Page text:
Monday, July 15, 2013

Kitchen process

I've been trying to approach my painting in a more structured way, so I'm usually adding layers for each step, to force myself to be concious of what I'm trying to achieve at what stage. I was pretty happy that I kept it fairly minimal and just worried about the larger shapes of color. The steps below can be found in most painting books, and I've read them a hundred times before, but I feel like it's finally starting to sink in for me.

Step 1
I normally don't tone my "canvas", but in this case the yellow of the light was so strong that it was a quick way to get me in the ballpark. Then a real quick drawing. The hardest thing for me is to ignore detail, so I go out of my way to keep it extra loose and stick to the biggest possible shapes.


Step 2
It's taken me forever to understand the importance of this step. Block in you darkest darks and lightest light. I'm kind of dense when it comes to understanding stuff, but this really is an important step. I may add in the second darkest note or second lightest note, it just depends if I feel it's relationship close enough to either the darkest dark or lightest light, so that it's  not a guess, and more of an observation. Also, if there's a color that I feel I can nail right away, I'll put that in too. Basically I'm trying to line up as many points of reference to get the relationships of colors and values to look believable.


Step 3
Now I'm blocking in the rest of the painting. Basically, the dialogue in my head goes something like this:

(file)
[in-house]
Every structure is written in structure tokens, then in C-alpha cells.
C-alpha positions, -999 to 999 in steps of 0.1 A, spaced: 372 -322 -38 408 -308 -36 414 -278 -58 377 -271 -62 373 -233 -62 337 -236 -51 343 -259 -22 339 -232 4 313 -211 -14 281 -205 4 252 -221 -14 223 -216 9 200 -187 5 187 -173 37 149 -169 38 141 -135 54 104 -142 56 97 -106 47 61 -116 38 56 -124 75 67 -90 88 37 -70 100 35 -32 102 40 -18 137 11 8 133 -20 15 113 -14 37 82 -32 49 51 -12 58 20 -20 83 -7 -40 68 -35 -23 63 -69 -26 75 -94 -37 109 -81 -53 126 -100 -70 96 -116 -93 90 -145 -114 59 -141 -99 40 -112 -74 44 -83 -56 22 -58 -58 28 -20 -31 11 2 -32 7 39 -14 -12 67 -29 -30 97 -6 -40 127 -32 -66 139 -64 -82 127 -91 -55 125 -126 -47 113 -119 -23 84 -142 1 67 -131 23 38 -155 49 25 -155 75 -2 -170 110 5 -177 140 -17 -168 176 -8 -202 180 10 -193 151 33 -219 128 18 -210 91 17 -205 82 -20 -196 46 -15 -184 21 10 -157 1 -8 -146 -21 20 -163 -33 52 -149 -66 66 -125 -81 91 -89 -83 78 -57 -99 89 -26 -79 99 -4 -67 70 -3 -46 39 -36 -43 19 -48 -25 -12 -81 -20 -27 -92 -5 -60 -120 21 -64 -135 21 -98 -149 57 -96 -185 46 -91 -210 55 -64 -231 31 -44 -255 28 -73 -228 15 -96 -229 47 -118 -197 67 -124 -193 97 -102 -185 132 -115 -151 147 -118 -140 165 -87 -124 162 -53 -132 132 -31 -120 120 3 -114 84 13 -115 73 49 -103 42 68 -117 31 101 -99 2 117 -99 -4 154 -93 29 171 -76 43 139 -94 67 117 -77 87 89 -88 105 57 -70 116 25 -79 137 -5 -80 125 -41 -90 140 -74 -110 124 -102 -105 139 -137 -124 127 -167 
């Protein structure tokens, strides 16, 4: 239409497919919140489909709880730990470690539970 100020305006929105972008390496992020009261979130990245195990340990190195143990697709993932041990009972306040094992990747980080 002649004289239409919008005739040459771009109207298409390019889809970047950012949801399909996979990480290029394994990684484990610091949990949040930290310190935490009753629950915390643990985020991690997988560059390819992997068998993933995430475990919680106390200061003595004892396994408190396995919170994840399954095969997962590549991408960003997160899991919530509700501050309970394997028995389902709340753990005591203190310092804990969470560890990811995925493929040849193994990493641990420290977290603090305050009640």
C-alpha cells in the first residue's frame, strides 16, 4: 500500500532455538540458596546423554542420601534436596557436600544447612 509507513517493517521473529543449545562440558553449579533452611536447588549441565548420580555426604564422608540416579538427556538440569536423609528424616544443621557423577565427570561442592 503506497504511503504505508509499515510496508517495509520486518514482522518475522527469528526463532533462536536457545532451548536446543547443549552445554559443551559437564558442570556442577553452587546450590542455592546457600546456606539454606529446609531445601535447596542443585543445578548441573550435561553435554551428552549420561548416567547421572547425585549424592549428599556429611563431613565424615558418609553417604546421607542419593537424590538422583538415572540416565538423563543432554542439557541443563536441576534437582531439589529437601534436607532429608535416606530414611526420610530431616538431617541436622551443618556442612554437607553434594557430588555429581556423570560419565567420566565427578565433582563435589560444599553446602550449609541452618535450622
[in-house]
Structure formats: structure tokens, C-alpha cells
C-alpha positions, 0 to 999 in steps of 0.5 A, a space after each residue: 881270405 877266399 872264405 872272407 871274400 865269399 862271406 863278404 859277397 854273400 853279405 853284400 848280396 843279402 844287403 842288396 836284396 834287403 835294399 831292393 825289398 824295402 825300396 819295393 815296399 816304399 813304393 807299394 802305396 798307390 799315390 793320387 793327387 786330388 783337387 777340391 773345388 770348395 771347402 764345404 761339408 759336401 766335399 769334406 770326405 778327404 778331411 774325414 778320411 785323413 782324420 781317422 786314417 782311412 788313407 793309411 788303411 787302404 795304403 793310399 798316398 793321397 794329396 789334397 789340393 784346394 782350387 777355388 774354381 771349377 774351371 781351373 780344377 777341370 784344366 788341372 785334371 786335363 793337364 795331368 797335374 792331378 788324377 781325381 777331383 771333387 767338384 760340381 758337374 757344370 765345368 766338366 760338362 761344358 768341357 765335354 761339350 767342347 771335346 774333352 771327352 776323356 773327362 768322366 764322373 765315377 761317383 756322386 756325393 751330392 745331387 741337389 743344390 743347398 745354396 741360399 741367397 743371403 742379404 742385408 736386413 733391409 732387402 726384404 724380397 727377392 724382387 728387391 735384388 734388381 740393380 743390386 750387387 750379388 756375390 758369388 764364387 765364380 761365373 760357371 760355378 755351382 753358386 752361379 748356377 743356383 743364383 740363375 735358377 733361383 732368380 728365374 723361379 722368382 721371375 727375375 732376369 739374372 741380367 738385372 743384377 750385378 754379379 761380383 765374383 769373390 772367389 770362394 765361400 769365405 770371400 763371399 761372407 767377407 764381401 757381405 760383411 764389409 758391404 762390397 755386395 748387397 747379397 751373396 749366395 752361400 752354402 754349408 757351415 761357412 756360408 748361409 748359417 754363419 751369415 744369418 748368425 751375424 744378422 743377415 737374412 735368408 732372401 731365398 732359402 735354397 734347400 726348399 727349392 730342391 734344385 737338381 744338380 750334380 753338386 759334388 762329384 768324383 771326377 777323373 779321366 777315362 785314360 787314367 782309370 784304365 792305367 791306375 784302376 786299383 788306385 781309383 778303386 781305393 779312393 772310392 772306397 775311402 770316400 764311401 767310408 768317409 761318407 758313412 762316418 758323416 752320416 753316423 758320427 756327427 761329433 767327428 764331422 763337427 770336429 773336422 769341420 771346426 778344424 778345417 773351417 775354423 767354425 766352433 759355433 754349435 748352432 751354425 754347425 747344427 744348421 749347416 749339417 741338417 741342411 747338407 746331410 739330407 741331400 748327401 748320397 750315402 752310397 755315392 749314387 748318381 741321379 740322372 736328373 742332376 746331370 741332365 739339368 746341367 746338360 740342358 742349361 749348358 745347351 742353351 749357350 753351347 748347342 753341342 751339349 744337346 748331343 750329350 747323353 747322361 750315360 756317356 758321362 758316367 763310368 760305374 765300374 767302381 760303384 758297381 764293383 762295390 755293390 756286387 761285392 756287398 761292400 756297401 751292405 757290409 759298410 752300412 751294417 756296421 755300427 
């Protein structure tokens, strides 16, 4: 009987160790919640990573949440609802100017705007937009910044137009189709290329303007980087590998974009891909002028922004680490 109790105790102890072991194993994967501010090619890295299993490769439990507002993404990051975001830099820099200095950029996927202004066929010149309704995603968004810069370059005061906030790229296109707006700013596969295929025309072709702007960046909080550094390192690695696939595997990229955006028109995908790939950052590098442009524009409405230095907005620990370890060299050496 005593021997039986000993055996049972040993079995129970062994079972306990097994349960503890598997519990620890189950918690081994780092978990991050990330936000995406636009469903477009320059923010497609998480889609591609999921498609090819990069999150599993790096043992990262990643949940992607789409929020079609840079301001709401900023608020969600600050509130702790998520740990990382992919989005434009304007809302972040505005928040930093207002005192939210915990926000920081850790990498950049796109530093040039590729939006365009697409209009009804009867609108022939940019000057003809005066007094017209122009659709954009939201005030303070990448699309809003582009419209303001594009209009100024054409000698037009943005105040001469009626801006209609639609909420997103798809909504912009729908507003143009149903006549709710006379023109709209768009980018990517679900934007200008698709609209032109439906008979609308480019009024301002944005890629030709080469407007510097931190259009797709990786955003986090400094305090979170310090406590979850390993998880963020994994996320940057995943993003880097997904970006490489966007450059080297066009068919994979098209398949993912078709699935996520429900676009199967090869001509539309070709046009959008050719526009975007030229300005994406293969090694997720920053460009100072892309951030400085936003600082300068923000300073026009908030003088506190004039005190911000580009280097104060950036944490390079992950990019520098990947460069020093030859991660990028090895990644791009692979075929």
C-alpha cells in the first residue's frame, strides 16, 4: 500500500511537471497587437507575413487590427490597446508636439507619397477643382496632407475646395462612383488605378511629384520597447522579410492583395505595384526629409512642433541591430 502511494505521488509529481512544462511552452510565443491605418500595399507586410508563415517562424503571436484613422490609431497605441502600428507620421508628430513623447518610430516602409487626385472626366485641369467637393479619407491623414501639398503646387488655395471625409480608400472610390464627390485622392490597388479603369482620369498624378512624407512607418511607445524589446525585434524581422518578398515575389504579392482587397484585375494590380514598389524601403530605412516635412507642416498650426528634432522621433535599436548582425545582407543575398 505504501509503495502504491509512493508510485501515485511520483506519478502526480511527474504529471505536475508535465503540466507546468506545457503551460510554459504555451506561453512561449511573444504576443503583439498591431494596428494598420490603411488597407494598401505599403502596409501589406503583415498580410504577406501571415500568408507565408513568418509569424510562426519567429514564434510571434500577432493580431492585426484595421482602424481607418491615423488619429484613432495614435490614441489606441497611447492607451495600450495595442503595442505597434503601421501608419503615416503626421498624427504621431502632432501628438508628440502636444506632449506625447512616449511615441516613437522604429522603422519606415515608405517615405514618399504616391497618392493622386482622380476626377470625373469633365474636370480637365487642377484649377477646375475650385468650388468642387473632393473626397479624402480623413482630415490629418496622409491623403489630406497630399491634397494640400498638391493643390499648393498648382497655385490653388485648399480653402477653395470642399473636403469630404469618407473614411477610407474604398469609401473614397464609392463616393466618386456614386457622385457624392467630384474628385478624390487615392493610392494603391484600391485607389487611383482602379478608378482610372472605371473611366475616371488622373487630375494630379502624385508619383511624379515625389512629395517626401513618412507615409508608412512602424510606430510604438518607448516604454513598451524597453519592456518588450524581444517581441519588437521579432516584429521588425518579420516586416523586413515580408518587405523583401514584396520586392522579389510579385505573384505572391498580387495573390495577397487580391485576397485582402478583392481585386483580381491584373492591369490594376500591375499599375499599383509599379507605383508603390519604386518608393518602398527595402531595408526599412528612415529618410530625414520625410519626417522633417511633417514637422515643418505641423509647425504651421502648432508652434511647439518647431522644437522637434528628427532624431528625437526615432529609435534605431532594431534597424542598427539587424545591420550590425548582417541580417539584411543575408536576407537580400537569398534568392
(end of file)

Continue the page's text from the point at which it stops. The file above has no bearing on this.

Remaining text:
"Is this color lighter or darker compared to my darkest dark, lightest light, and color I felt was easiest to get right? Is it warmer or cooler?"
That's basically it. With every color note I put down, I have another point of reference, so the next color   I put down will have more notes to be compared to, (lighter, darker, warmer, cooler) so it becomes more about filling in the blanks than just guessing. Think of it like a crossword puzzle. You go for the easiest answers first so that you hopefully fill in enough blank boxes to have help figuring out the more difficult words. BTW, I'm horrible with crossword puzzles. At the same time all this is going on, I'm adjusting the drawing, meaning, refining shapes so that the proportions and relationships are a little more accurate.



Step 4
Finally, when I'm happy with all the major notes, I'll add detail. Again, I'm always asking how a certain color compares to the colors around it, or to colors that I think are similar to it in other areas of the painting. Big shapes to small shapes. Add a little bit of a noise filter at the end (because I'm cheap like that, and I like the way it looks), and done. Thanks for looking.

6 comments:

Steven Knudsen said...

This might be one of the clearest painting tutorials I've ever read, this is incredibly helpful.
Thanks for taking the time to write this!

Wendell Dalit said...

Hey Ryan, I've always had a hard time understanding how to use your darkest darks and lightest lights as an anchor for the painting, but you've explained it in a way that I think I can understand haha. Thanks for sharing this with us.

Casey Crowe said...

Really great tutorial!

Eli Harris said...

And that's how magic happens ladies and gentlemen. This is an awesome view into the thought process and planning of an amazing designer and illustrator. Wonderful Ryan!

Eli Harris said...

And that's how magic happens ladies and gentlemen.
So great Ryan!

Unknown said...

Cool!